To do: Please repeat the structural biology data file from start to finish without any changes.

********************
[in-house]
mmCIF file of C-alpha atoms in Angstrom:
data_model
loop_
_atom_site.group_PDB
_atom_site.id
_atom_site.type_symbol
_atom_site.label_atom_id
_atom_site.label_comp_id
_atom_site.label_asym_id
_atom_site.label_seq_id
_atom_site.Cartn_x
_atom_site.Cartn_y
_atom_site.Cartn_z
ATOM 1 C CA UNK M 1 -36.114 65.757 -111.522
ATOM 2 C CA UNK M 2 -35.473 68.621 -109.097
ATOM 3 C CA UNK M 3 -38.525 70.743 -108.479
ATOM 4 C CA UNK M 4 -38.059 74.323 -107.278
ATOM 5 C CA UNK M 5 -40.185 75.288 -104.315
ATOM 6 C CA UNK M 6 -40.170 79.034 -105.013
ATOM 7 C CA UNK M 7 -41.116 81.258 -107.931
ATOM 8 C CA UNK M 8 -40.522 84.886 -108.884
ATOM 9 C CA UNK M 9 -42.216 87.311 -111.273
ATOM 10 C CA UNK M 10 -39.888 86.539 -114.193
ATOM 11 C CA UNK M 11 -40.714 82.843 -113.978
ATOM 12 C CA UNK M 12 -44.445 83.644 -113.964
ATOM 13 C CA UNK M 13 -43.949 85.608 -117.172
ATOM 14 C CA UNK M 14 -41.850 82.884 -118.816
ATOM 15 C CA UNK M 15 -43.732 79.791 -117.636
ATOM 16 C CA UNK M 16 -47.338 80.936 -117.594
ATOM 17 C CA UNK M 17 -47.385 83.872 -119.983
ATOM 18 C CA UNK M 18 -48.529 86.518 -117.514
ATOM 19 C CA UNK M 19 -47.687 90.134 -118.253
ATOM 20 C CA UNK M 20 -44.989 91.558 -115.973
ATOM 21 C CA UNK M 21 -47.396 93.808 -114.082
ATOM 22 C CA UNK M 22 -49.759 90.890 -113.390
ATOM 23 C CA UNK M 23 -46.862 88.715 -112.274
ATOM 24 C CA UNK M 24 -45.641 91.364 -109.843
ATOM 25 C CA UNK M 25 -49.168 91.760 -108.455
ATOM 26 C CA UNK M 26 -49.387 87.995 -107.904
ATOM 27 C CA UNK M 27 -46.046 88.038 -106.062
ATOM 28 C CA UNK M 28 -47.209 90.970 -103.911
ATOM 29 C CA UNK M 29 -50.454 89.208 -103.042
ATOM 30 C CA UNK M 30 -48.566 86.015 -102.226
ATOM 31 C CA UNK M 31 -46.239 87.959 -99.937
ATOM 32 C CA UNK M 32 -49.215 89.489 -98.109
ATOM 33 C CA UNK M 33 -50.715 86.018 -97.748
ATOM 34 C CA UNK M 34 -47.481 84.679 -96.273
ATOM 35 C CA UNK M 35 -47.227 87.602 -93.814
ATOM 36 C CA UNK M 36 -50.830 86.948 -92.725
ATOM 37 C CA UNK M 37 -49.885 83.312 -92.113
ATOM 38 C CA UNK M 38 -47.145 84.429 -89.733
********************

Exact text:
[in-house]
mmCIF file of C-alpha atoms in Angstrom:
data_model
loop_
_atom_site.group_PDB
_atom_site.id
_atom_site.type_symbol
_atom_site.label_atom_id
_atom_site.label_comp_id
_atom_site.label_asym_id
_atom_site.label_seq_id
_atom_site.Cartn_x
_atom_site.Cartn_y
_atom_site.Cartn_z
ATOM 1 C CA UNK M 1 -36.114 65.757 -111.522
ATOM 2 C CA UNK M 2 -35.473 68.621 -109.097
ATOM 3 C CA UNK M 3 -38.525 70.743 -108.479
ATOM 4 C CA UNK M 4 -38.059 74.323 -107.278
ATOM 5 C CA UNK M 5 -40.185 75.288 -104.315
ATOM 6 C CA UNK M 6 -40.170 79.034 -105.013
ATOM 7 C CA UNK M 7 -41.116 81.258 -107.931
ATOM 8 C CA UNK M 8 -40.522 84.886 -108.884
ATOM 9 C CA UNK M 9 -42.216 87.311 -111.273
ATOM 10 C CA UNK M 10 -39.888 86.539 -114.193
ATOM 11 C CA UNK M 11 -40.714 82.843 -113.978
ATOM 12 C CA UNK M 12 -44.445 83.644 -113.964
ATOM 13 C CA UNK M 13 -43.949 85.608 -117.172
ATOM 14 C CA UNK M 14 -41.850 82.884 -118.816
ATOM 15 C CA UNK M 15 -43.732 79.791 -117.636
ATOM 16 C CA UNK M 16 -47.338 80.936 -117.594
ATOM 17 C CA UNK M 17 -47.385 83.872 -119.983
ATOM 18 C CA UNK M 18 -48.529 86.518 -117.514
ATOM 19 C CA UNK M 19 -47.687 90.134 -118.253
ATOM 20 C CA UNK M 20 -44.989 91.558 -115.973
ATOM 21 C CA UNK M 21 -47.396 93.808 -114.082
ATOM 22 C CA UNK M 22 -49.759 90.890 -113.390
ATOM 23 C CA UNK M 23 -46.862 88.715 -112.274
ATOM 24 C CA UNK M 24 -45.641 91.364 -109.843
ATOM 25 C CA UNK M 25 -49.168 91.760 -108.455
ATOM 26 C CA UNK M 26 -49.387 87.995 -107.904
ATOM 27 C CA UNK M 27 -46.046 88.038 -106.062
ATOM 28 C CA UNK M 28 -47.209 90.970 -103.911
ATOM 29 C CA UNK M 29 -50.454 89.208 -103.042
ATOM 30 C CA UNK M 30 -48.566 86.015 -102.226
ATOM 31 C CA UNK M 31 -46.239 87.959 -99.937
ATOM 32 C CA UNK M 32 -49.215 89.489 -98.109
ATOM 33 C CA UNK M 33 -50.715 86.018 -97.748
ATOM 34 C CA UNK M 34 -47.481 84.679 -96.273
ATOM 35 C CA UNK M 35 -47.227 87.602 -93.814
ATOM 36 C CA UNK M 36 -50.830 86.948 -92.725
ATOM 37 C CA UNK M 37 -49.885 83.312 -92.113
ATOM 38 C CA UNK M 38 -47.145 84.429 -89.733